Not in the slightest. I care that the story is good, the acting is good, and the movie is good.
The reason I bring this up, is because I want those of you who pointed these ‘problems’ out to really look at yourselves. Look at what you’re becoming. And trust me, I know what you’re mad about, and I am a bit mad about the same thing – mainly because I find the main idea ridiculous. The PC crowd has entered into the entertainment industry, and there undeniable issues with that regarding censorship and free speech, among a plethora of other things.
Companies should not be giving roles based solely on gender and race politics. They should not be forcing PC down our throats. It wrecks the integrity of the system, and is far more prejudice, than not putting an emphasis on it at all. It says to them that they need to be coddled to, and given those positions not based on their accomplishments, but on what they are born with. That is an incredibly condescending point of view to put on anybody.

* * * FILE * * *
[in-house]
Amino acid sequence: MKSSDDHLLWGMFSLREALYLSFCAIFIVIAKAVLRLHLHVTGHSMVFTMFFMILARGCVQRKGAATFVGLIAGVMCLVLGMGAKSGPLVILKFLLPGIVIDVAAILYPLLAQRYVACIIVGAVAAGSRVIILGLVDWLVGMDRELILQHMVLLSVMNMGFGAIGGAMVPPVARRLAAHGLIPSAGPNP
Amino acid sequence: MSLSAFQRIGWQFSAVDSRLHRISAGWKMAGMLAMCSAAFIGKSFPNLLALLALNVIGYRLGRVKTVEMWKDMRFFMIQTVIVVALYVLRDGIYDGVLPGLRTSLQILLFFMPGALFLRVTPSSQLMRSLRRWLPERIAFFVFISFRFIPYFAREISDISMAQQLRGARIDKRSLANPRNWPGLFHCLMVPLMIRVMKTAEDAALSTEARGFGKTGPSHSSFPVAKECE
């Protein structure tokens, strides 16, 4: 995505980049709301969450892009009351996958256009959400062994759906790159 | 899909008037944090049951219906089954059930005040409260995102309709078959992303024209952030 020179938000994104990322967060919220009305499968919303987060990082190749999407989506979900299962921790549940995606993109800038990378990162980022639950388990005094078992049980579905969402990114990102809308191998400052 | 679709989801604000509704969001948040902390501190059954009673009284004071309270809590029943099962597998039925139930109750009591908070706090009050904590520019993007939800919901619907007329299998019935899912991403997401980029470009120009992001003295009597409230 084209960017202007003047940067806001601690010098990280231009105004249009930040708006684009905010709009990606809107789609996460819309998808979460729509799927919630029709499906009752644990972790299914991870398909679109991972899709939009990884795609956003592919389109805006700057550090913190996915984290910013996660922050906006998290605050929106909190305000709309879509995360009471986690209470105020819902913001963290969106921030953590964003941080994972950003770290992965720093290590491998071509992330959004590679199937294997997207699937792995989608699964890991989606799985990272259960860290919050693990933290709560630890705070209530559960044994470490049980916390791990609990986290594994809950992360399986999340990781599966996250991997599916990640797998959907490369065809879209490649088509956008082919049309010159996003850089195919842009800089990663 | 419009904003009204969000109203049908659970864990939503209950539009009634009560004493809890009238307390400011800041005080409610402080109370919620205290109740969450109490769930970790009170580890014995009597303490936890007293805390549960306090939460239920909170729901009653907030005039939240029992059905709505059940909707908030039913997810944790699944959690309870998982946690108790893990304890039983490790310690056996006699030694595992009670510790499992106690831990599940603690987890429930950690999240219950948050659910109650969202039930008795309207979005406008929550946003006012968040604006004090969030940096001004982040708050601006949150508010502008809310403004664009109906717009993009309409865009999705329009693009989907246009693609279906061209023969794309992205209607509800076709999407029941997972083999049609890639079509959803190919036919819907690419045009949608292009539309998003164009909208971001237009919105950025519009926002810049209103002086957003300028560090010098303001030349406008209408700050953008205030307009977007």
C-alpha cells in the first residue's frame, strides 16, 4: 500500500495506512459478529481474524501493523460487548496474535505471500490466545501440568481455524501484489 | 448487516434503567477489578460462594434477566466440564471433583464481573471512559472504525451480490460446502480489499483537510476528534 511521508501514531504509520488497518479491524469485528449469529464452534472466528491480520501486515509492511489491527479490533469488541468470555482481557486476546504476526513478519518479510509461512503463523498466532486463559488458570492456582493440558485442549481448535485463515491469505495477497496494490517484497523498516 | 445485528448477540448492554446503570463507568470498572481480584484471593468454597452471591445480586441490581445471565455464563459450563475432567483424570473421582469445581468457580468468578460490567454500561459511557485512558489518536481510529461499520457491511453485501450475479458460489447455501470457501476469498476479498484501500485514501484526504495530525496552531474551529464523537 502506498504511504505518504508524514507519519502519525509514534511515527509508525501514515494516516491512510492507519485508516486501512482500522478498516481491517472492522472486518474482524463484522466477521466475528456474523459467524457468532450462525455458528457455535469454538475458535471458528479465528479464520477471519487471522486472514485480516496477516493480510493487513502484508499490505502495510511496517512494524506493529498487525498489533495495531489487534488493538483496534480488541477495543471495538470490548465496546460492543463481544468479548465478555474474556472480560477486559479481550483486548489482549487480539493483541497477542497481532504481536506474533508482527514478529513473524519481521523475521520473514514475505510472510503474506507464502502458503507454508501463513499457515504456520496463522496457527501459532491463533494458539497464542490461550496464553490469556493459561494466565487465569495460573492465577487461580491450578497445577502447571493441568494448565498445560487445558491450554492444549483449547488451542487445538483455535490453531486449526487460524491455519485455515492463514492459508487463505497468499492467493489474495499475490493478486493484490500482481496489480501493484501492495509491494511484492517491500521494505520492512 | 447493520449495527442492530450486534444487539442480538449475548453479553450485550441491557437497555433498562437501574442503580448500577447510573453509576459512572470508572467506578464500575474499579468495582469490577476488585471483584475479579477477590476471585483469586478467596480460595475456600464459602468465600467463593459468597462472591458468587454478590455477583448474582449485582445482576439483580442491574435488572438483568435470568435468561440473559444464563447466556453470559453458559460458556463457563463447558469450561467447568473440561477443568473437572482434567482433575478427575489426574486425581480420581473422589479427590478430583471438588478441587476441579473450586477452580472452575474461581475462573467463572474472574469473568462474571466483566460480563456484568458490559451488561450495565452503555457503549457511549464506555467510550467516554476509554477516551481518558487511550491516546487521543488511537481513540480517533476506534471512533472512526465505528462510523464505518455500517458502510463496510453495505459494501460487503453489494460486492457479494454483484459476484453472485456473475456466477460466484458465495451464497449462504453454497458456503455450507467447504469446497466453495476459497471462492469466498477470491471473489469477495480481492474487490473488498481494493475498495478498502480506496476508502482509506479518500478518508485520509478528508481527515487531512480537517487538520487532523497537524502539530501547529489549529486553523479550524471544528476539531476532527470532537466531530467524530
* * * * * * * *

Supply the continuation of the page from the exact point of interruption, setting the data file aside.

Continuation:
That said, the companies are doing it anyways. And pointing it out by blasting them on Twitter, and going on racist rants, isn’t going to help the matter. It only makes it worse.
As I said, I didn’t even think about it until I heard people on Twitter and Facebook whining about it. I loved the acting and the characters, and that should be all the audience is focusing on. Let the industry do as it does, and when you write or create something, you can do as you do. Screaming about it only adds to the problem, because it shows that there IS a racial and gender issue. The sheer fact that you pointed those things out as problems, and to some of you it wrecked the whole experience, shows that there is some racism ingrained in your heads.